Could breast tomosynthesis replace digital mammography as the primary breast cancer screening tool? Should it? Will it?

Breast tomosynthesis could be the next big thing in breast cancer diagnostics and care—”could” being the operative word. The new modality has the potential to dramatically alter the mammography landscape in the United States. But before any transformation can happen, the first breast tomosynthesis system will need to be approved by the FDA.

Commercial availability in the United States could happen within the next year. Bedford, Mass-based Hologic Inc has already submitted an application for a breast tomosynthesis system to the FDA. Other manufacturers are expected to do so within the next couple of years.

If research provides the support needed for approval as well as clinical and commercial viability, tomosynthesis could possibly replace mammography as a primary screening tool for breast cancer. Early studies suggest the new modality could improve both the false-positive and false-negative rates that have limited the value of mammography.

Tubulolobular adenocarcinoma, not seen well in a conventional mammogram (left image), is much better appreciated in the slice from the tomosynthesis data set (right image).

“[Replacement technologies] are usually flawed in one of many ways, for example, cost or sensitivity to cancer. Tomosynthesis is different. It really has pretty much all the advantages of mammography while addressing mammography’s Achilles heel,” said Joseph Lo, PhD, assistant professor of radiology and biomedical engineering at Duke University Medical Center in Durham, NC.

If breast tomosynthesis systems prove themselves in a clinical setting, they will offer a viable alternative to mammography, but the questions are many. “There are easily 20 or more unresolved questions,” Lo said. Unknowns include technique optimization methods, the role of CAD (computer-aided diagnosis), and the modality’s specific uses. Keys to adoption, such as reimbursement, workflow timing, and real-life statistics, are also unknown—for now. Clinical trials and early adopters (once the modality is approved) will help to work out some of these remaining issues.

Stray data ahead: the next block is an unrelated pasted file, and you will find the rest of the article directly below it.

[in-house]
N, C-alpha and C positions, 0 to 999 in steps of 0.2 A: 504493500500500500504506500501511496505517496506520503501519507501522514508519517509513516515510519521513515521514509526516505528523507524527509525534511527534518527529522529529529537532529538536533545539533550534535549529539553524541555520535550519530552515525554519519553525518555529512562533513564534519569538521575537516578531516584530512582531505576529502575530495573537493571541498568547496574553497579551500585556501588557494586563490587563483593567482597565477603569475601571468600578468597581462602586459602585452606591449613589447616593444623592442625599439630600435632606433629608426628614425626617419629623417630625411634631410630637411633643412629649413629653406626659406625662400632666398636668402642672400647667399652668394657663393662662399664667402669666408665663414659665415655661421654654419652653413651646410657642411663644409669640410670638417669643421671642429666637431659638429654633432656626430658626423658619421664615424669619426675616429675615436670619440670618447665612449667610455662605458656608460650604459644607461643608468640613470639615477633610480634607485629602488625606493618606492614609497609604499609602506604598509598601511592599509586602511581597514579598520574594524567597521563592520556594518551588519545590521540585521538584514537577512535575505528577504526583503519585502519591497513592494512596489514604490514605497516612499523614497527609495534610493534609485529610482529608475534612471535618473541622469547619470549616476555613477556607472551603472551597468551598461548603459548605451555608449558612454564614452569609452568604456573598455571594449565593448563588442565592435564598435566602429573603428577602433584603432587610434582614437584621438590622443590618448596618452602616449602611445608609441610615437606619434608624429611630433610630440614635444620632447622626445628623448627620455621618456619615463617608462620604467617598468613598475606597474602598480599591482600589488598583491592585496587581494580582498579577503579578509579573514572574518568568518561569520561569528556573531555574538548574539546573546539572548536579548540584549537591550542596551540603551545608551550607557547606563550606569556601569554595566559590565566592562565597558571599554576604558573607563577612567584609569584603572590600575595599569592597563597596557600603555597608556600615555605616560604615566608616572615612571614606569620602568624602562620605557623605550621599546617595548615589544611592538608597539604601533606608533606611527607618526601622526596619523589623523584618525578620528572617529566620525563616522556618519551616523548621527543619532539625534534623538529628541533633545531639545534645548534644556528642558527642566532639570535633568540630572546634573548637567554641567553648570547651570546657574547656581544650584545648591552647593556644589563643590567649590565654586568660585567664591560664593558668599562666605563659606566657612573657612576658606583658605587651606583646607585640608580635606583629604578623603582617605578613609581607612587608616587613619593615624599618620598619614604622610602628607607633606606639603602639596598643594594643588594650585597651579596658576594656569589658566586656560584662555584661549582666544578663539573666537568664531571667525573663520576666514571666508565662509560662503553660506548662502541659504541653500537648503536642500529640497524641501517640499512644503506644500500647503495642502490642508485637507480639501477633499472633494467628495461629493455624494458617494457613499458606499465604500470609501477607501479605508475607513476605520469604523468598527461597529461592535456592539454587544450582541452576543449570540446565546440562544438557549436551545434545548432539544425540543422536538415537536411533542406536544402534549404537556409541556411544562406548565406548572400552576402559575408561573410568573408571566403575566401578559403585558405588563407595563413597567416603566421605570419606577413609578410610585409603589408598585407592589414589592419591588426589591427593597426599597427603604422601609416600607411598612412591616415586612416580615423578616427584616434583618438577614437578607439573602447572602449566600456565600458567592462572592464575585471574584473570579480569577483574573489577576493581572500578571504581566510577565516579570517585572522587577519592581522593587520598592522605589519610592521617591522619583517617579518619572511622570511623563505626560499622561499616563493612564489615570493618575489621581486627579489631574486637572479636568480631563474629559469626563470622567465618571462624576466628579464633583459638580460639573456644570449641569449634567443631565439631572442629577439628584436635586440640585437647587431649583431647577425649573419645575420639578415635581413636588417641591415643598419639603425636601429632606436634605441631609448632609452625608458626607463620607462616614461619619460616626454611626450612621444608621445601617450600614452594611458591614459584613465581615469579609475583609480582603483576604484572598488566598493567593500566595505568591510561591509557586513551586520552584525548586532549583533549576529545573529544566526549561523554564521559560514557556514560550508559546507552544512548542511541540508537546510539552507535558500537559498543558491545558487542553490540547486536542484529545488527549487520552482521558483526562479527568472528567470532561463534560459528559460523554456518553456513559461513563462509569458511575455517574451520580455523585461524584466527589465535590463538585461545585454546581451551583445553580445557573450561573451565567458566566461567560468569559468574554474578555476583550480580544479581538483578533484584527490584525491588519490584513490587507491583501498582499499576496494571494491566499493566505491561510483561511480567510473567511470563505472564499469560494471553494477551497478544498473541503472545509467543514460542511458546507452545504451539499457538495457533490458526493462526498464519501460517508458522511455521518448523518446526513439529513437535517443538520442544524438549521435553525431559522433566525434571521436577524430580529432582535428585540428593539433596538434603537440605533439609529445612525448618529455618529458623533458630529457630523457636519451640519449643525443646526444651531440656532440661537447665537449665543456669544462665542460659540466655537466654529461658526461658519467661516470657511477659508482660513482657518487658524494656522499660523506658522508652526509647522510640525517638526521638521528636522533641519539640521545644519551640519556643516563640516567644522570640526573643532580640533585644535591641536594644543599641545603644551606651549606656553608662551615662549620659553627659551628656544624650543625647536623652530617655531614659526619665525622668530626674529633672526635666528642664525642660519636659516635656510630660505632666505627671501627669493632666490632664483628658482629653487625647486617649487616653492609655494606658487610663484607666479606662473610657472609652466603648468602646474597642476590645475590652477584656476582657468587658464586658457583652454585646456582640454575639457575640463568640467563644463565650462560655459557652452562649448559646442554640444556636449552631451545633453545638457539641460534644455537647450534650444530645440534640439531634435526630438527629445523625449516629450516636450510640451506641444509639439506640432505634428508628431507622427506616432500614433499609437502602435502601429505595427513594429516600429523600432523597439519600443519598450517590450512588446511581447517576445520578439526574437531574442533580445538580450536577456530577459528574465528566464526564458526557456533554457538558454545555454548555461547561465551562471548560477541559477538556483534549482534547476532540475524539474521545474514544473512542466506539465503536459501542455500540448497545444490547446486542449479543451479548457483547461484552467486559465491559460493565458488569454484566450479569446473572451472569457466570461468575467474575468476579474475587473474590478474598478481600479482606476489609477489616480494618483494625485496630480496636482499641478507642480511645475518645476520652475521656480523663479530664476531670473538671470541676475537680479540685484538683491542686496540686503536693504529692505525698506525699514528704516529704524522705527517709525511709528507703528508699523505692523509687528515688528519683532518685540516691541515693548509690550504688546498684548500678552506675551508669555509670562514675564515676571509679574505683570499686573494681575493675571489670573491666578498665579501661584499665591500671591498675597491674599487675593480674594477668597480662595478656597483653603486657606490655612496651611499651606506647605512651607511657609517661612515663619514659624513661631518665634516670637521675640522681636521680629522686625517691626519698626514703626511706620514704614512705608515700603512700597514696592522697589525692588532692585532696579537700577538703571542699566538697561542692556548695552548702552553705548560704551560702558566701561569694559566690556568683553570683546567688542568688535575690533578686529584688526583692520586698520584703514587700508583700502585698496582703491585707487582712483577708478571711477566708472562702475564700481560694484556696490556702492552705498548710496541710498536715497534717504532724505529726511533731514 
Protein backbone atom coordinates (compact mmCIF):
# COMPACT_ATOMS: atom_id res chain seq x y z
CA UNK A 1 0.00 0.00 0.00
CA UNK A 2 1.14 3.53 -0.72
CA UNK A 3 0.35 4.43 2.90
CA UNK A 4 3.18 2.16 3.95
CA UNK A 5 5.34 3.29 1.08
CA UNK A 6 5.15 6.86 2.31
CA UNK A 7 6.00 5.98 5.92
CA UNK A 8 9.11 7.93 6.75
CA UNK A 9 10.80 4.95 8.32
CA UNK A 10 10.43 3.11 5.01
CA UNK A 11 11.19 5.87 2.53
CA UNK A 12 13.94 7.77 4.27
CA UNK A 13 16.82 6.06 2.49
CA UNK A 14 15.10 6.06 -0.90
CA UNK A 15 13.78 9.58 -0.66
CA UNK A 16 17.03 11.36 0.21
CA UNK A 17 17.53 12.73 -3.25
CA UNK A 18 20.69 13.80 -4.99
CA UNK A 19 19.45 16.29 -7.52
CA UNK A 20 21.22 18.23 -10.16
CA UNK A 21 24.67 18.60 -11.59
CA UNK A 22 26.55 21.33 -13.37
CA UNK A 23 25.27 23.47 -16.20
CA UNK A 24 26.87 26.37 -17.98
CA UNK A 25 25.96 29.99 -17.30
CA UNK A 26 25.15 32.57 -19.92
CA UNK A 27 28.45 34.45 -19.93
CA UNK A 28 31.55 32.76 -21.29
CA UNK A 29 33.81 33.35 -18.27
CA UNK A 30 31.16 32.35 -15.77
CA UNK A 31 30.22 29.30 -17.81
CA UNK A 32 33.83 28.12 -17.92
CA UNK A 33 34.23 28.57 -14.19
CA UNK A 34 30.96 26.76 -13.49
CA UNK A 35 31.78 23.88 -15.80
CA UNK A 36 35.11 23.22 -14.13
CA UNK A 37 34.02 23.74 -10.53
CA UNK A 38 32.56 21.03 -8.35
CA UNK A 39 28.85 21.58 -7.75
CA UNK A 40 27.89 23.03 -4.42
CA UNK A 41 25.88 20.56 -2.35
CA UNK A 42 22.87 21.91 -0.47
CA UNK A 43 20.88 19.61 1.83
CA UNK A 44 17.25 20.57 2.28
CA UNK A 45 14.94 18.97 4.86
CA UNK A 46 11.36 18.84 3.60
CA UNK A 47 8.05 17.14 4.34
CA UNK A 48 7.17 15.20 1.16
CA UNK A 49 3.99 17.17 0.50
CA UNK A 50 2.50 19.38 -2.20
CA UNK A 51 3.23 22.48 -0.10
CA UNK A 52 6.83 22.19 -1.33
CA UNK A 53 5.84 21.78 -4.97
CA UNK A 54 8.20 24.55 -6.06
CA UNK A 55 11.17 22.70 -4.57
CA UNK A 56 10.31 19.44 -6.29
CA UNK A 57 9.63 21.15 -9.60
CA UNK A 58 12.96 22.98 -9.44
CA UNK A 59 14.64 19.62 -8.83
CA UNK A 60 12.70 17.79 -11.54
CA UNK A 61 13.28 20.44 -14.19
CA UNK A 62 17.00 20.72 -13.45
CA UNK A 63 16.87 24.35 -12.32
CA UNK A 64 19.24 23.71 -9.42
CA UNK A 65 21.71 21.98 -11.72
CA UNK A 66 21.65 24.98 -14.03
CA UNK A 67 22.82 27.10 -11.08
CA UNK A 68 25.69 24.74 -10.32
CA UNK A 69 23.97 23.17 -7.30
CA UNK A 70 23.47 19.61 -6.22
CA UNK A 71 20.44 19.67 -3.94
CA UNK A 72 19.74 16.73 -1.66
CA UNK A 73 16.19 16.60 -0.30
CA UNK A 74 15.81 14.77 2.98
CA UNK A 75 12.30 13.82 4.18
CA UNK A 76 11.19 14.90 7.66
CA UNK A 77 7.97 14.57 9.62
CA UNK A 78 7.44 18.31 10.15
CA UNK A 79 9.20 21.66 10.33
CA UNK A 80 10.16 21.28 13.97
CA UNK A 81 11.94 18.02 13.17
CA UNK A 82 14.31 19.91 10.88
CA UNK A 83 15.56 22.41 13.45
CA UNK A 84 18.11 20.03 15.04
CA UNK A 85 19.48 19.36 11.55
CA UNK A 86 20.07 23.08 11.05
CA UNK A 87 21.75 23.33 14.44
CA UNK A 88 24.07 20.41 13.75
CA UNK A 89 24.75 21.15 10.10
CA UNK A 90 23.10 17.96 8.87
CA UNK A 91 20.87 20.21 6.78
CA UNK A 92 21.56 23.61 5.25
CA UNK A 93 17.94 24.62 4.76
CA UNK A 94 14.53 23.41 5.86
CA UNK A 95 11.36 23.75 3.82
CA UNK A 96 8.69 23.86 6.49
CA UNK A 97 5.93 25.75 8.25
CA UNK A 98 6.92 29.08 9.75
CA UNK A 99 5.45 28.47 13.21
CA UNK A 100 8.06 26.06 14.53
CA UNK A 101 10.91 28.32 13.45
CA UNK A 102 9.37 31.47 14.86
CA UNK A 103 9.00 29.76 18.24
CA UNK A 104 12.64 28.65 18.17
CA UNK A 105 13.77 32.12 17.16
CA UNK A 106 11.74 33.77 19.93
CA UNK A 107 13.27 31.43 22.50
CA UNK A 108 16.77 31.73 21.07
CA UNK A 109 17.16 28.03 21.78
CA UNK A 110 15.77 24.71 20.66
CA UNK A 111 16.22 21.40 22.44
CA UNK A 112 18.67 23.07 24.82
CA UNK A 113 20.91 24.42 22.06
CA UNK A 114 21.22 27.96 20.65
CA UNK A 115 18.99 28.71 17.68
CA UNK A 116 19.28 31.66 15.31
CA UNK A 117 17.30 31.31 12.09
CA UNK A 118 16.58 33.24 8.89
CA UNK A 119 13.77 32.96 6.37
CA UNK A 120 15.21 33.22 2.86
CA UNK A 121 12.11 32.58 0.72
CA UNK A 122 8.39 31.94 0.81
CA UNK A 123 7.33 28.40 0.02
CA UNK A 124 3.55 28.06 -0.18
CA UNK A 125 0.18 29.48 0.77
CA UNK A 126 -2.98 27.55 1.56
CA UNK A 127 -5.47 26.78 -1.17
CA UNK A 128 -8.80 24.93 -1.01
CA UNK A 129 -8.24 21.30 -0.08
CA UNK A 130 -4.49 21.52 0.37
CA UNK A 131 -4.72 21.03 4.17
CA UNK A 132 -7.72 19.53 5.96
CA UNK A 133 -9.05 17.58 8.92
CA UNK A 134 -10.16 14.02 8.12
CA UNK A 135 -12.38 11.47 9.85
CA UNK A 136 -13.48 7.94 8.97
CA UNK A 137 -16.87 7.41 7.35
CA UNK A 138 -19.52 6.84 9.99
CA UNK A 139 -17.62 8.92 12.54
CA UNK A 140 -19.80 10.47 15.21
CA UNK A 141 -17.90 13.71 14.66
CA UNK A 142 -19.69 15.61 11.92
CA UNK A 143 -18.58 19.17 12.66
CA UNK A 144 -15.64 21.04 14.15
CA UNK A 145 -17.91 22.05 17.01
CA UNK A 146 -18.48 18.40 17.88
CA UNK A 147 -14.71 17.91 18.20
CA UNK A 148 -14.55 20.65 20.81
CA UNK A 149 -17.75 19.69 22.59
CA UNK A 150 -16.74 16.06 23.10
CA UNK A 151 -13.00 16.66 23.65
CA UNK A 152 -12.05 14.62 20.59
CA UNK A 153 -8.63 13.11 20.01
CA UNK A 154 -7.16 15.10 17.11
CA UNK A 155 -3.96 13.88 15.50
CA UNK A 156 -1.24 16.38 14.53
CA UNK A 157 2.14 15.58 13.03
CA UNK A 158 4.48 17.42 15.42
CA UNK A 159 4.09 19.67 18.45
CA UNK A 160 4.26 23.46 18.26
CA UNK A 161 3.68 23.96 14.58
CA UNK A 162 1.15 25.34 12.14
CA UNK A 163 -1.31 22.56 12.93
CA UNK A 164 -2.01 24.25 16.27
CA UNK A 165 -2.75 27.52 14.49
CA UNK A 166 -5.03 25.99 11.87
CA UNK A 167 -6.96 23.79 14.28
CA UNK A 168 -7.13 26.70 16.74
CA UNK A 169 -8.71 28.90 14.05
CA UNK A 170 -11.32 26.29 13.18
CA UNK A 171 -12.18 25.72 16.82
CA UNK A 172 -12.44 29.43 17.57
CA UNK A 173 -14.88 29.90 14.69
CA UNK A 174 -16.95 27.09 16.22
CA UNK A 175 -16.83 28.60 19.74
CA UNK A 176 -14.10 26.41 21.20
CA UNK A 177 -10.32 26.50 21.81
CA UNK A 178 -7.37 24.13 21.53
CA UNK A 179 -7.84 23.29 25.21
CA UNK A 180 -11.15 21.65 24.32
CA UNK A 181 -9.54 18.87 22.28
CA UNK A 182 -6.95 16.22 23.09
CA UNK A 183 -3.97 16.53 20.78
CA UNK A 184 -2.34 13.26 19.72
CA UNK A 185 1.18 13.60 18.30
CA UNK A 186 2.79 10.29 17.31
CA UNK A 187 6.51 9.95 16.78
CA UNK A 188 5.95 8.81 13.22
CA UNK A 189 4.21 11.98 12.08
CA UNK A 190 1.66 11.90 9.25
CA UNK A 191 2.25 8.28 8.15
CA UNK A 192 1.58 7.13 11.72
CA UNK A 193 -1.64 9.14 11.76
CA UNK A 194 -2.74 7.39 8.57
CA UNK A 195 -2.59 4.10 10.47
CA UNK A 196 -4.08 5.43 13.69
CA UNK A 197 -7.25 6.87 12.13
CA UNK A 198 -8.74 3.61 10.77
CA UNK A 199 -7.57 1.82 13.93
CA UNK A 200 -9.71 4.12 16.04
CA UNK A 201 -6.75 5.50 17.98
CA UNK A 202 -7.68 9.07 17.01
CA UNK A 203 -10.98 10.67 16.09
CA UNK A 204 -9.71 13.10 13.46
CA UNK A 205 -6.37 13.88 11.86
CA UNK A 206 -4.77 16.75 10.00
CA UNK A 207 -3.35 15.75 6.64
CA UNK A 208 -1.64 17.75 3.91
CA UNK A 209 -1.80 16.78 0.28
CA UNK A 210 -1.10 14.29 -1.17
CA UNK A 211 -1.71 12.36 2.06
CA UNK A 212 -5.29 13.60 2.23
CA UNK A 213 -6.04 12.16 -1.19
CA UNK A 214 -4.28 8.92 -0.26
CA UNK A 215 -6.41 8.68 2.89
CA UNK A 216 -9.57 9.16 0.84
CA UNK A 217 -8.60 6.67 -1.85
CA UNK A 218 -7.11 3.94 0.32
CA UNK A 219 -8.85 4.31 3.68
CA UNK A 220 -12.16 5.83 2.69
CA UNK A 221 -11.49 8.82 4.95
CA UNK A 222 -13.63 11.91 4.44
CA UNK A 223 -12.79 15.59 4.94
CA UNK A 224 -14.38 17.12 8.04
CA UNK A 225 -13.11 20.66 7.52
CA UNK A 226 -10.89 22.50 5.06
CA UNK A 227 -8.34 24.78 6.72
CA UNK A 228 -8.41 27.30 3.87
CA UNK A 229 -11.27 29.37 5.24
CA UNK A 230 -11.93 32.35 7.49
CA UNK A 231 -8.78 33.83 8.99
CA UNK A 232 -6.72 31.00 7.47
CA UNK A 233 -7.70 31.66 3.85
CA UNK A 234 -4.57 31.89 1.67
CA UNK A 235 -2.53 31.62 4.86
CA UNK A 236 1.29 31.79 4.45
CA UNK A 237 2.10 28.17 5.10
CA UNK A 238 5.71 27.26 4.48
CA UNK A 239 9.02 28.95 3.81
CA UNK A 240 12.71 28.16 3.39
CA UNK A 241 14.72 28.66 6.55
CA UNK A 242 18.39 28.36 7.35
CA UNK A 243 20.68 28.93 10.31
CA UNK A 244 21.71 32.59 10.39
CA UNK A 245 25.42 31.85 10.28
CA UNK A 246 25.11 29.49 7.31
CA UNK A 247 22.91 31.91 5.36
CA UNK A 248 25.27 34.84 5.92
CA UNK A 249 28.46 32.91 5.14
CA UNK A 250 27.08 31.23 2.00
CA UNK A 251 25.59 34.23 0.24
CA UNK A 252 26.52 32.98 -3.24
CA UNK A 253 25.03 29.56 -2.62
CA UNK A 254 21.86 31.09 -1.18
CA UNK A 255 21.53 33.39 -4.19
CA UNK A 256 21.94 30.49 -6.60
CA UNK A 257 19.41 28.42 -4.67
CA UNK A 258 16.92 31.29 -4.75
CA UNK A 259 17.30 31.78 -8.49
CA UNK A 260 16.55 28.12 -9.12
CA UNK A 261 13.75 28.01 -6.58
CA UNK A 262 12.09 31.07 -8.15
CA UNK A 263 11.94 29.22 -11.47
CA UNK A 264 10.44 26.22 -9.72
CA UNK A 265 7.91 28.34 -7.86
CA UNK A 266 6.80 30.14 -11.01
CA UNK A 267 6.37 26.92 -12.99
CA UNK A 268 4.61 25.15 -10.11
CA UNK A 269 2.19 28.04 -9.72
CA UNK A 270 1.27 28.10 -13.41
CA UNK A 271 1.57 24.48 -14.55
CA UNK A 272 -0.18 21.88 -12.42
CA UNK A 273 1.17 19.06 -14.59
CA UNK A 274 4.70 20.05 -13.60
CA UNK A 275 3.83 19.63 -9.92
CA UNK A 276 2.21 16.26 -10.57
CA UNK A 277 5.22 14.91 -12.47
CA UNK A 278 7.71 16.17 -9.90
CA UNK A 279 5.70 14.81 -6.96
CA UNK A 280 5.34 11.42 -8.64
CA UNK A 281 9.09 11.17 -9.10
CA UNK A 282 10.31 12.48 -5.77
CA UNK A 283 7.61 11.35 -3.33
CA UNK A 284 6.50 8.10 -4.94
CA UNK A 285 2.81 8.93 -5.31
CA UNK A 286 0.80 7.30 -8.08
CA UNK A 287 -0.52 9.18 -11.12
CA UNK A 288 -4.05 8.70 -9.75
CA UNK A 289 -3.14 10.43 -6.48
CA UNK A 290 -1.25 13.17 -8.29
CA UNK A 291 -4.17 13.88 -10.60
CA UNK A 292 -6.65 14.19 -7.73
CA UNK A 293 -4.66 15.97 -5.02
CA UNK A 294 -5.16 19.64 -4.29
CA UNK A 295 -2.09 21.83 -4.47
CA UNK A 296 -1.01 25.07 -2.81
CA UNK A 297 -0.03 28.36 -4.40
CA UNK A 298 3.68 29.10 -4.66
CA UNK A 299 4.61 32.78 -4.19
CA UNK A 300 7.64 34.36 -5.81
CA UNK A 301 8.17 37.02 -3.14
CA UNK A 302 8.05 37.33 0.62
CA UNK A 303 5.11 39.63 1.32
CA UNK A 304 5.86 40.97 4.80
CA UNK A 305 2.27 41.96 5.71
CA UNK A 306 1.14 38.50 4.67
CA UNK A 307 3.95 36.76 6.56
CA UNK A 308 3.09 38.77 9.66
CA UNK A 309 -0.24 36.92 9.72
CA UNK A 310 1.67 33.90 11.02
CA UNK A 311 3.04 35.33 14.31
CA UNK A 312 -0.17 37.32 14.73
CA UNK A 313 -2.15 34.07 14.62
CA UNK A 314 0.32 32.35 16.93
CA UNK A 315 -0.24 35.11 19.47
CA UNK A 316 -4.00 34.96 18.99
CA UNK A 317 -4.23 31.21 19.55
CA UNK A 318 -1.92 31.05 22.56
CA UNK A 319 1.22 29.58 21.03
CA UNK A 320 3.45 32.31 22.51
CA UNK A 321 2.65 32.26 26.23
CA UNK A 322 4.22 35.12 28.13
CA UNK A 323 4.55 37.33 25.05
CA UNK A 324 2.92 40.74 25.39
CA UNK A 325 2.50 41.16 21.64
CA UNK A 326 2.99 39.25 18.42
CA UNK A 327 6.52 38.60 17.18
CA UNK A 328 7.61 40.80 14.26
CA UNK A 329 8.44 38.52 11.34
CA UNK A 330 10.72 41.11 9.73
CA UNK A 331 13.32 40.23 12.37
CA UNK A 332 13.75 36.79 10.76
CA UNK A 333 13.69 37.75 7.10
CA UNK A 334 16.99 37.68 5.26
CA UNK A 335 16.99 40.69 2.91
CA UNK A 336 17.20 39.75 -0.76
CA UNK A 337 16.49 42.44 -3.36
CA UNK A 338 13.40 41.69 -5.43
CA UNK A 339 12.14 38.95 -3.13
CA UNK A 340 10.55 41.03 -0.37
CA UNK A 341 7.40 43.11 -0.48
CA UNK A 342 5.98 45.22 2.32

In the meantime, the medical community and patients anticipate the modality’s arrival in the United States as a diagnostic tool. Lo receives about a call per week from a patient seeking entry into a clinical trial. “Word has been getting out from clinical trials suggesting that tomosynthesis is the answer” for women who recognize mammography’s limitations and/or have questions unanswered by mammography exams, according to Lo.

“Many of us are very excited, but by the same token we are to be scientific in how we study these technologies and their impact on patients, physicians, and insurers, if they do go forward,” said Mark A. Helvie, MD, professor of radiology and director of breast imaging at the University of Michigan Health System, Ann Arbor. For now, use remains investigational only.

Hologic’s Selenia Dimensions Breast Tomosynthesis System is awaiting FDA clearance.

Benefits Suggest It Could

Breast tomosynthesis is essentially three-dimensional digital mammography. Using doses similar to those used in two-dimensional breast imaging, the system acquires multiple images of a stationary compressed breast from different angles. The images are reconstructed into high-resolution 1 mm slices that provide a three-dimensional view of the breast.